Canada enlists in America’s permanent war for peace

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By Gerald Caplan, Globe and Mail, Nov. 26, 2010

American and NATO troops, including Canadians, will pull out of Afghanistan in 2014 at the latest, unless they don’t. It depends on something but no one knows what that something might be. In his new book Obama’s Wars, Bob Woodward quotes General David Petraeus, the senior U.S. commander in Afghanistan: “I don’t think you win this war. I think you keep fighting. … This is the kind of fight we’re in for the rest of our lives, and probably our kids’ lives.” Dear me, how do I break this to our granddaughter?

Luckily for the general he’s getting full co-operation from his peacenik President. Having campaigned against the Iraq war and promised not to get mired in Afghanistan, Barack Obama recently sent Congress the largest defence budget since the Second World War: $708-billion for the fiscal year 2011, $82-billion more than for 2010. The total then grew by $33-billion for the 30,000 additional troops Mr. Obama dispatched to Afghanistan.

According to the Stockholm International Peace Research Institute, China’s 2009 military expenditures were $99-billion, Britan’s $67-billion, Russia’s $61-billion and Canada’s $20-billion. As usual, the U.S. military budget is more or less equal to that of the entire rest of the world combined.

And thank the Good Lord for it. It costs a fortune to have a peaceful world and America is not prepared to skimp when it comes to world peace. In The American Way of War: How Bush’s Wars became Obama’s, Tom Englehardt writes that “war is now the American way.” I’m afraid this is seriously misinformed. War has always been the American way. After all, the quest for peace is eternal.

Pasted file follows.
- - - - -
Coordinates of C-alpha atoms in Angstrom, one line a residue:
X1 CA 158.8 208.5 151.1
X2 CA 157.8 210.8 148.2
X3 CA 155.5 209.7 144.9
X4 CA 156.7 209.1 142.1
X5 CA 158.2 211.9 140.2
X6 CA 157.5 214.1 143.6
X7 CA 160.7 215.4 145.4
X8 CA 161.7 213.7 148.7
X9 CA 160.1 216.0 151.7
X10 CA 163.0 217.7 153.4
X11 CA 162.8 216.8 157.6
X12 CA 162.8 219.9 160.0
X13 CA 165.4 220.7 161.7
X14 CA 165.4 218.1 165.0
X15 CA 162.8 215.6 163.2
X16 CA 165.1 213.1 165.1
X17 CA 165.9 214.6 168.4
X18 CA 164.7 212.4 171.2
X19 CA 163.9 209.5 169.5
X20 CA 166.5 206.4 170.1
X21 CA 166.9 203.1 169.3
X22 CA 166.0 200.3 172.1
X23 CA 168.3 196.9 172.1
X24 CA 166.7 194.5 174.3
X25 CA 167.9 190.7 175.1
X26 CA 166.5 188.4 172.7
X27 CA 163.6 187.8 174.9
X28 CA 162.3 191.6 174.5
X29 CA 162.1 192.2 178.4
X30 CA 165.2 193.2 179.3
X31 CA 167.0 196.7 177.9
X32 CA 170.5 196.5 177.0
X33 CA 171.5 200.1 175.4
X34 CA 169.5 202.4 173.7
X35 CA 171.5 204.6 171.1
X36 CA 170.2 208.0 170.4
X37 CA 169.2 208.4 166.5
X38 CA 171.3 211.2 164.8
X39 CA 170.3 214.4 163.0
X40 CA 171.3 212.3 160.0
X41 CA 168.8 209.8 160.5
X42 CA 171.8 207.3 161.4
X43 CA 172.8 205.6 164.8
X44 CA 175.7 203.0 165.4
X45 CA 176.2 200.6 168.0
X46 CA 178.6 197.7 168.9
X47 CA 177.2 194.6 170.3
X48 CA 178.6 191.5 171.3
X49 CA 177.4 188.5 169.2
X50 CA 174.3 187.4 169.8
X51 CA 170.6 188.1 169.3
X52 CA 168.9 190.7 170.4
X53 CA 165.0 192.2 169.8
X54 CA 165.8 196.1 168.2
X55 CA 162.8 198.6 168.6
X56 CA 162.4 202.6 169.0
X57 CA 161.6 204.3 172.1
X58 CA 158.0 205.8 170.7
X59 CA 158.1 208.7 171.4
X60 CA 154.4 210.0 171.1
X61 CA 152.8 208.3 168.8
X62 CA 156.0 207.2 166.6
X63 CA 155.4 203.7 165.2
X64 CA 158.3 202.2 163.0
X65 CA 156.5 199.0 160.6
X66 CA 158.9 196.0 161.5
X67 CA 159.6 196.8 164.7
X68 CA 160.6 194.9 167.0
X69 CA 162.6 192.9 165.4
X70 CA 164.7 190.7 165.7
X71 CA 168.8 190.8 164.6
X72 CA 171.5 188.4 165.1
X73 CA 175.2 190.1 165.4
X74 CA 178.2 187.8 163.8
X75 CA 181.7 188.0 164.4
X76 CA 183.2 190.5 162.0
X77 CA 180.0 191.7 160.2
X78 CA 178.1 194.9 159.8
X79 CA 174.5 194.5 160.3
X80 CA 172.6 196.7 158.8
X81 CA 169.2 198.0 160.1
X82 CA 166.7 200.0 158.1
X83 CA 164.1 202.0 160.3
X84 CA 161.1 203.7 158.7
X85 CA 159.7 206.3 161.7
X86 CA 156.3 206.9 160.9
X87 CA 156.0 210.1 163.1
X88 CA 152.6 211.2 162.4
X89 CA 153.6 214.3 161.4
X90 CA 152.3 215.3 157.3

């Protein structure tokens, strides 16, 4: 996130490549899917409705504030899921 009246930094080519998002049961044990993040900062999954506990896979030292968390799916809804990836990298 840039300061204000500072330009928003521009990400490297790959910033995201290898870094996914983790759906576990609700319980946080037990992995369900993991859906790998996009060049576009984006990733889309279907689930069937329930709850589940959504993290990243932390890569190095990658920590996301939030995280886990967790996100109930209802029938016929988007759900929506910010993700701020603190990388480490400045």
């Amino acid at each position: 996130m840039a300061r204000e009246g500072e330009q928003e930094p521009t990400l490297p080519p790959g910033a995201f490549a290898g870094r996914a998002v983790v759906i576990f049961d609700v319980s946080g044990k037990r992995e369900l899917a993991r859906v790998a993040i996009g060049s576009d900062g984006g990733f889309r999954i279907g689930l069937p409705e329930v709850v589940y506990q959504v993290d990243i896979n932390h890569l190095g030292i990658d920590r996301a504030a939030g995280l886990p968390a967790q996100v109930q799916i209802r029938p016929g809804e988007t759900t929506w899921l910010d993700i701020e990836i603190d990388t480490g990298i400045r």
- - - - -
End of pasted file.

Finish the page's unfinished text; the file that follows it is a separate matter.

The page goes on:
The world should be more grateful. To fulfill this mission, the United States has fought more wars, invaded more countries, supported more tyrants, sponsored more coups, trained and funded more foreign armies, and enabled more massacres than any other country in history. Because peace demanded it, the United States also became the only country ever to use nuclear weapons.

Unlike Canada, the United States was founded in war and soon discovered it was addicted. Couldn’t get enough of it. Alas, one meagre column barely allows space even to list all of America’s wars and interventions since its founding. In every decade since the Revolutionary War, the United States has been militarily involved somewhere on Earth including, for its first century and a quarter, on the North American continent itself.

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